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Retailers must embrace social media as part of their omnichannel strategy

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The proliferation of social media and the advance of ‘shopable’ content has been underexploited by the retail sector in Europe as an area of revenue growth according to Tryzens, a digital commerce platform provider.

Retailers must be doing more, not only to engage with consumers via social media sites, but also to develop experiences that enable a consumer to buy from their social channel engagement, taking them seamlessly through to checkout.

With the maturing feature sets of ecommerce platforms, the tools largely exist to enable a retailer to develop the capability to optimise customer experience on the site and drive up conversion rates, average order values and attach rates.

However, to truly succeed, hearts and minds need to be won out in the market before ever hitting the ecommerce site and this can best be done by driving interaction from social media, real-world experience, print advertising and more.

With an estimated 2.3 billion social media users at the start of 2016, the market potential for retailers to capitalise on this ‘new norm’ is huge. Social media platforms are already used to great effect by retailers in the form of communicating with customers and engagement on a more personal level.

This untapped source of revenue could provide an important lifeline to retailers looking to diversify themselves in the market and appeal to consumers who are increasingly short on time to spend browsing retailers web pages.

“Social media is a fantastic resource for retailers, it has already shaped the market in a whole new way, giving retailers a more personal approach to their customers and allowing engagement on a whole new level,” says Andy Burton, CEO, Tryzens.

“More must be done however to broaden the market reach of new functionality from the likes of Facebook, Twitter, Instagram, Pintrest, Snapchat and others in order to give consumers a new way of shopping, wherever they are in the world. By working with social media platforms, retailers can unlock this new potential, made even easier on the smartphone (social media platform of choice) with the advances in simplified payments from Apple Pay, Pay with Amazon and Klarna that all offer unique value and simplified purchasing.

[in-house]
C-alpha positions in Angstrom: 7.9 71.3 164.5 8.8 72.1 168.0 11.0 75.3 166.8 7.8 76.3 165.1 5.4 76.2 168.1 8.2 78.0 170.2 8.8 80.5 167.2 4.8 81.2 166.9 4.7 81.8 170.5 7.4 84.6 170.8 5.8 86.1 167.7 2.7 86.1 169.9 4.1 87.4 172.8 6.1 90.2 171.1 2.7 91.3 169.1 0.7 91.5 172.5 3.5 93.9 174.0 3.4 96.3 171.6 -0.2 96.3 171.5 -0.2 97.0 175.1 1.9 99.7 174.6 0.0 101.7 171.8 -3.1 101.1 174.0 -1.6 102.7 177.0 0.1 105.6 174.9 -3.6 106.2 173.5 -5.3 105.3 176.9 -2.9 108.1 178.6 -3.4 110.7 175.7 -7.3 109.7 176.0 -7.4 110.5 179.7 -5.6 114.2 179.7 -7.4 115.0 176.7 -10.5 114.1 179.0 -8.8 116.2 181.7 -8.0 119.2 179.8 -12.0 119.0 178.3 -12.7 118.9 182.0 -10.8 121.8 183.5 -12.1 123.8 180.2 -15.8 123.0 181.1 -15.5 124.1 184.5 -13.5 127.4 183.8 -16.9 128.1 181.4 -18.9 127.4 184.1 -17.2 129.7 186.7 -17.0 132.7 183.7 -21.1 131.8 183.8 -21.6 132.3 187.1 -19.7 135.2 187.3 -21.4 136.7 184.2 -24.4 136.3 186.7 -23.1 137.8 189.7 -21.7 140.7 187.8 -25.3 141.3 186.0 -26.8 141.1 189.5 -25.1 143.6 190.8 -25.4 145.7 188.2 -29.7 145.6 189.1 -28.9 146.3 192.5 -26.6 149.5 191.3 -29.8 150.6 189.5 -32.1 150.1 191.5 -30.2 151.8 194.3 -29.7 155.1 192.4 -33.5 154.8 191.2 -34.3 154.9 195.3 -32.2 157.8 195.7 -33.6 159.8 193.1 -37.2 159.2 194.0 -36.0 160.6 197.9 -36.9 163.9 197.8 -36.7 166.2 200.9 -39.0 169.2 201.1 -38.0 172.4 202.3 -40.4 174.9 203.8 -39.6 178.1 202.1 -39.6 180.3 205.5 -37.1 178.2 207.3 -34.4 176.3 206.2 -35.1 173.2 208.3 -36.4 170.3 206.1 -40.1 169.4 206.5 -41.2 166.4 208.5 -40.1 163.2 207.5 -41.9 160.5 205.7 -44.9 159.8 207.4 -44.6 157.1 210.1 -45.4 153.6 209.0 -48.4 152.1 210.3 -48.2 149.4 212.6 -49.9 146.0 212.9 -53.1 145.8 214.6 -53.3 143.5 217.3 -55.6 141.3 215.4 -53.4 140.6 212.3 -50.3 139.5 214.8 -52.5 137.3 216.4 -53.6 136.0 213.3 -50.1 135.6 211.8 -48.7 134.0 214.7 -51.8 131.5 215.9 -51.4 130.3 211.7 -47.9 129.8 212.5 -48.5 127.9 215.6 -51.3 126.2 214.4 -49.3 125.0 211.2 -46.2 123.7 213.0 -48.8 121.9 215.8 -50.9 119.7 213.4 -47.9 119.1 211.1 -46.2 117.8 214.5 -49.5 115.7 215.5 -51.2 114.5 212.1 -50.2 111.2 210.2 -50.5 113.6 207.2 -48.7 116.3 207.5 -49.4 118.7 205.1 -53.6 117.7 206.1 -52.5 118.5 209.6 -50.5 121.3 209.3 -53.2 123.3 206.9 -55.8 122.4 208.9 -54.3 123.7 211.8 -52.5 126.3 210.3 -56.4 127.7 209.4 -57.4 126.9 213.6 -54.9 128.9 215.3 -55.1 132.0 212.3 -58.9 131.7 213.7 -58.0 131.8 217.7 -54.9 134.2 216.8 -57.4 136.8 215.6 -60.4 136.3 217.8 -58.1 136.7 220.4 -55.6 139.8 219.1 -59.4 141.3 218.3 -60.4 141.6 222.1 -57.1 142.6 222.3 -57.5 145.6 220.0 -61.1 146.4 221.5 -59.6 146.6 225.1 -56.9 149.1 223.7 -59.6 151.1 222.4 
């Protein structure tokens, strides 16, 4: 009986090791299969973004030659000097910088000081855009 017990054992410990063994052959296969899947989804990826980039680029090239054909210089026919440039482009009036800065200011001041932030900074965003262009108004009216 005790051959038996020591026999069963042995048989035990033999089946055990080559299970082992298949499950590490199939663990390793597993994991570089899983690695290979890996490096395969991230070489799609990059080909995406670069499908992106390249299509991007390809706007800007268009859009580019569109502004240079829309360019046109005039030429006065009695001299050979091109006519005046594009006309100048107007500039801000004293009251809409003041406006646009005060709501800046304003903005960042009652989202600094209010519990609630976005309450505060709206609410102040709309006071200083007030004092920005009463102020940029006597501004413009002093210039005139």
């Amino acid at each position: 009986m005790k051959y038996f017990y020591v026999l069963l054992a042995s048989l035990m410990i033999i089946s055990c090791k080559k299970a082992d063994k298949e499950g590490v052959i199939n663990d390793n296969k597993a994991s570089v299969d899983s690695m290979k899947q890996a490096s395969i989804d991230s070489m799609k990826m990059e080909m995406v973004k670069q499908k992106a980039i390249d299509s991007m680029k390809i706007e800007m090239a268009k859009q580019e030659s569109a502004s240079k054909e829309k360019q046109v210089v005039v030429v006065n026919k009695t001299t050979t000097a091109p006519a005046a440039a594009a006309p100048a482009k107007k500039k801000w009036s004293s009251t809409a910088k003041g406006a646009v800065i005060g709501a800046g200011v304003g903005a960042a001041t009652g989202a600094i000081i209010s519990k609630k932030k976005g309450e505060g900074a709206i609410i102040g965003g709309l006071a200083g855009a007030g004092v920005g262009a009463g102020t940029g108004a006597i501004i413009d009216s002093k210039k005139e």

“Many new ways of engaging clients exist through leveraging social media, for example, utilising software that can track the number of likes over certain product ranges, retailers can provide exclusive discounts and tailor-made rewards to frequent social media users, helping to cultivate customers’ social media use and also enhance their overall customer experience,” continued Burton.

Tryzens has identified three core social media themes that should be reviewed by retailers here and now:

Social commerce is a must for growing businesses

There has been notable excitement around the concept of ‘shopable’ content from social media that will lead to greater adoption and implementation of not only social platforms, but also social selling tools. When the battle for conversion has been largely achieved, the key is to grow the right traffic, which means engaging the consumer pre visiting the site.

Making the social commerce experience as easy and seamless as possible is critical to increasing conversions. Pinterest, Facebook, and Twitter all currently offer varying levels of in-channel purchasing options and shopping carts. These solutions are not available worldwide yet, but this is only a matter of time if early signs of success are anything to go by.

Video marketing comes to the fore

Video is fast becoming around half of all mobile content this year and you will not be able to ignore it. So retailers need to start small with quick videos on Instagram maybe looking at new arrivals. But from here the door is wide open to live Q&As to event coverage. Already Periscope and Facebook are making it easier than ever to bring retail businesses into the hands of consumers.

Social shopping is the new local shopping

Retailers need to be aware it’s not just about being active on social media for the sake of it, it’s about the online community created which is accomplished by talking directly to consumers. It will mean rethinking your attitude to encouraging hashtag usage, and leveraging images and videos to increase visual conversions.

Andy Burton concludes: “Social media platforms must increasingly respond to customers in real-time. Many customers take to their retailers’ Facebook or Twitter page to ask questions, comment about a new product, or post concerns instead of calling or emailing customer support centres. With that in mind, retailers must continually engage with their customers and maintain a relationship that truly connects and communicates, as well as actively seek out new customers through intelligent and engaging outreach on social media that makes finding and buying a product an easy and positive experience.”

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